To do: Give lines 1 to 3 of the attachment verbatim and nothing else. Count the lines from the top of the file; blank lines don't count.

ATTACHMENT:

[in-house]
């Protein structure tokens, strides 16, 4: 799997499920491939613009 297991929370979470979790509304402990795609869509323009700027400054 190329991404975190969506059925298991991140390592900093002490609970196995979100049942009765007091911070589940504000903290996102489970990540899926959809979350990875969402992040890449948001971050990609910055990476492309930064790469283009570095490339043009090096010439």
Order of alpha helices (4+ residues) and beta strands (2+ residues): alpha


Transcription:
[in-house]
């Protein structure tokens, strides 16, 4: 799997499920491939613009 297991929370979470979790509304402990795609869509323009700027400054 190329991404975190969506059925298991991140390592900093002490609970196995979100049942009765007091911070589940504000903290996102489970990540899926959809979350990875969402992040890449948001971050990609910055990476492309930064790469283009570095490339043009090096010439």
Order of alpha helices (4+ residues) and beta strands (2+ residues): alpha